As with all headlands though a new view opened up and ahead of me I could now see the china clay hills that I have heard being referred to locally as ‘The Alps’. They do make for a rather unusual landscape that is unmistakably Cornish. Across the bay and I could see the candy striped marker at the Gribbin. As I looked I could see a helicopter buzzing towards me and as ever my immediate thought was that someone might be in trouble out on the water. It rushed by looking like it was making a longer journey and I felt relieved.
The onward route to
started out quite easy with some very pleasant cliff top walking. I got distracted by the wild flowers growing along the side of the path though and shortly after passing a rare walker I took a wrong turn and started heading downhill towards Ropehaven. I didn’t realise my mistake until I was almost at the shoreline and cursed as I had to retrace my steps up the steep path back to where I should have headed. The bright sunshine that I had enjoyed for a while also gave way to cloud and I prepared myself for a rain shower, which thankfully didn’t come. Charlestown
The onward path soon got a lot trickier with a couple of steep ascents and descents in quick succession including a pretty mammoth one at Silvermine Point. I passed a couple of old codgers here and tried to not to show myself up by crawling up the hill they were taking slowly and steadily.
Eventually I came to Porth Pean, a beautiful secluded little beach that had attracted a few visitors on this rather unsettled looking day. My guidebook suggested that I might need to head inland along a detour here, but to my relief the official path had now been re-opened. I climbed some steep steps and found a lookout tower at the top which I couldn’t pass without a closer look. A little further on and I could see the erosion that had precipitated the earlier closure and the fact that some of an adjacent garden had had to be commandeered in order to fashion a new stretch of path.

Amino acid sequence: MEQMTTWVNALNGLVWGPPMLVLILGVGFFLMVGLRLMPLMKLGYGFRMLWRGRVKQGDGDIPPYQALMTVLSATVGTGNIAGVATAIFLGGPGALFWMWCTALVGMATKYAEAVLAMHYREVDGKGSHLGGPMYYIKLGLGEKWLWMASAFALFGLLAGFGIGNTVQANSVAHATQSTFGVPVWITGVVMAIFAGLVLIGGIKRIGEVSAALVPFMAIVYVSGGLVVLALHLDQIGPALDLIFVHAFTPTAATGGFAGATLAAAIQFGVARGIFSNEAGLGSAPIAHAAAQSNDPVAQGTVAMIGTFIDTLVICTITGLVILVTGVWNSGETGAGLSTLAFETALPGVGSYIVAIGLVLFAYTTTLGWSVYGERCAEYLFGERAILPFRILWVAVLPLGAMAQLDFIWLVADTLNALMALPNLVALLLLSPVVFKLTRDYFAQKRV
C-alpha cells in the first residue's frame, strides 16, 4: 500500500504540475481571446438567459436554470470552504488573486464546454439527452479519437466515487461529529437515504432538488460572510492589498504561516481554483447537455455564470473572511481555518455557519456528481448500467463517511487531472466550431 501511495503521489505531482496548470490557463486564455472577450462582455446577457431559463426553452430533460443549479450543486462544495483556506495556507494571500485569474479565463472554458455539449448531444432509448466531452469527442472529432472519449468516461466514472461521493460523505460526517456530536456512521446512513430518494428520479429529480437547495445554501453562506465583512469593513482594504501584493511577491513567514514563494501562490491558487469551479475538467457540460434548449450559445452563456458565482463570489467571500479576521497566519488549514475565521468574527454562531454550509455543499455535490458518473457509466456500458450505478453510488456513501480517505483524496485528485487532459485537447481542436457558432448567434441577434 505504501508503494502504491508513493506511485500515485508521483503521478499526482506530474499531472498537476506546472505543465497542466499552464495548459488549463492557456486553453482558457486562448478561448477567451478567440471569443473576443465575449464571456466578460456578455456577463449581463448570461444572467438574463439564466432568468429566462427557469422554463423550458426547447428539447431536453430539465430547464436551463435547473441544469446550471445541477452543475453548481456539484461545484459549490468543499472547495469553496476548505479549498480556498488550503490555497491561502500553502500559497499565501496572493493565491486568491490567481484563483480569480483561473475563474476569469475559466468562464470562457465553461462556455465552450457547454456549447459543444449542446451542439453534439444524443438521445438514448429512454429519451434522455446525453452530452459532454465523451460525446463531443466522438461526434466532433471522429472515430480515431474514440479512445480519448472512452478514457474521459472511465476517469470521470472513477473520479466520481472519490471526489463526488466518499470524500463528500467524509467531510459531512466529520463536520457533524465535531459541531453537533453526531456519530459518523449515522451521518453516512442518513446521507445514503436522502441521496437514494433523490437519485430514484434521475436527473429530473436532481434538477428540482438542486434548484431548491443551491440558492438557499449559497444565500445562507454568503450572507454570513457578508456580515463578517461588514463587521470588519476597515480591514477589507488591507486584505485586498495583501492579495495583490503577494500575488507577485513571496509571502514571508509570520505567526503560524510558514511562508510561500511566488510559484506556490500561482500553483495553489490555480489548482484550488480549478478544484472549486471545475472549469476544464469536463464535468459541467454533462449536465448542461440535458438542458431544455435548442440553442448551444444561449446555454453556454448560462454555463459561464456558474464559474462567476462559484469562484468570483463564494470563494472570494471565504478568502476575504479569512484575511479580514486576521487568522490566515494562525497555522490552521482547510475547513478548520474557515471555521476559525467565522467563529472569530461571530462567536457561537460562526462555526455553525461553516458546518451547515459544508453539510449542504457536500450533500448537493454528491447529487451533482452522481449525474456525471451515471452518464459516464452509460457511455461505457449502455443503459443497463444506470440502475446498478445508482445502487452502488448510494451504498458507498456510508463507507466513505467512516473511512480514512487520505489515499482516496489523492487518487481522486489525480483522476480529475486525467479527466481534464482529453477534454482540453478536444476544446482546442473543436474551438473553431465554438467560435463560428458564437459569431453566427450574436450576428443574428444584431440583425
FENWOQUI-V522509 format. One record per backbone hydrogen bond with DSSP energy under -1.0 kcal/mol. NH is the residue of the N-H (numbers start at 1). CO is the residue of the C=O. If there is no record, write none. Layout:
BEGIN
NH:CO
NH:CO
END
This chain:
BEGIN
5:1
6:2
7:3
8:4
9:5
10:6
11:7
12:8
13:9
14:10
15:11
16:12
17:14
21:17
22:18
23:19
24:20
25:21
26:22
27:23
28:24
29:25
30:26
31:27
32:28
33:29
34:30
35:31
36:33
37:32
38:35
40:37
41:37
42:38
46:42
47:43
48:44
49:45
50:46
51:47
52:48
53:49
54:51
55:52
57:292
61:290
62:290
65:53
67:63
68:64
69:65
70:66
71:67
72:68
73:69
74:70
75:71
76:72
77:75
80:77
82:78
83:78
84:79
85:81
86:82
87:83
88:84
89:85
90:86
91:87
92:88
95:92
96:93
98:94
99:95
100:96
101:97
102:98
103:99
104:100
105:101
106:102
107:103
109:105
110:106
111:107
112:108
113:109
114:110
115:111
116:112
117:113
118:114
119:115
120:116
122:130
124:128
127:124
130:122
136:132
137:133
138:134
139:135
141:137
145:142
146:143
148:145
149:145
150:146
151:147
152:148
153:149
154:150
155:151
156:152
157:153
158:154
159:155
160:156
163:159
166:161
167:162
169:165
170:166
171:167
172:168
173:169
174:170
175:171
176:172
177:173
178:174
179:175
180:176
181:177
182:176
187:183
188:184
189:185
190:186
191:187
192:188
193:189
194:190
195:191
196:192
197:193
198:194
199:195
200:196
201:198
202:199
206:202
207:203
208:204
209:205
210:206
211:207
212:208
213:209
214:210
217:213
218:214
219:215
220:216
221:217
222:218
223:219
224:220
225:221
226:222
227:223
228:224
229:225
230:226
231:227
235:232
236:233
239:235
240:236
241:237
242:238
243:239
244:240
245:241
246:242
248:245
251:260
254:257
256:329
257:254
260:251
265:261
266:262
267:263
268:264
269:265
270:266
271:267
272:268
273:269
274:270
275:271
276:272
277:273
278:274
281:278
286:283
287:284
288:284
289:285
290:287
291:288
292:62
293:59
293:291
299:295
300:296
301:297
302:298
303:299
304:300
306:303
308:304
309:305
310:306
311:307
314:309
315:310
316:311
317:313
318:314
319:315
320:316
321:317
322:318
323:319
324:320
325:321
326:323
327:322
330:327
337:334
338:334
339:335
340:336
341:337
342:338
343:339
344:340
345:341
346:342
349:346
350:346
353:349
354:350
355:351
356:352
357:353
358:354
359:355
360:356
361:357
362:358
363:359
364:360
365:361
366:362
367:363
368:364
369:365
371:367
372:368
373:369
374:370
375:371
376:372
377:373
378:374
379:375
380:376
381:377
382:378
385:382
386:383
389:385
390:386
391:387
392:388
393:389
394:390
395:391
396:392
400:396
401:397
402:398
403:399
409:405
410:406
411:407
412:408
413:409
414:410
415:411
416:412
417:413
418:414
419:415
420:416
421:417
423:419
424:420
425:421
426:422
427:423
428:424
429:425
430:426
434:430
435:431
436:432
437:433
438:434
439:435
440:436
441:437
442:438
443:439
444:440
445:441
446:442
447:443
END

|Earl of Pembroke at Charlestown|
|Charlestown Shipwreck & Maritime Museum|
My last stretch of coastal walking for the day was alongside a golf course. A few hardy souls were out but I couldn’t imagine that playing golf on such a windy day would be much fun. The wind though did bring up some wonderful sea and skyscapes for the next couple of miles until I came to Par. At the china clay works the path headed abruptly inland and I had to negotiate around the edges of what now looked like a closed and derelict works. Indeed when I checked later I saw that the bulk of the operation had been closed since 2007 and I am guessing that there will be quite a challenging time ahead for the local planners trying to find an alternative use for the extensive site.
For me though my journey was done and the weather had closed in once again. Although perhaps not the most memorable sections of the coast path I really enjoyed my visit to Mevagissey and
was memorable too. The best of the coast line was between these two places and especially around Black Head. If time I would recommend the museum at Charlestown – despite the chaotic nature of some of the exhibits it is worth a tour around for an hour or so. Charlestown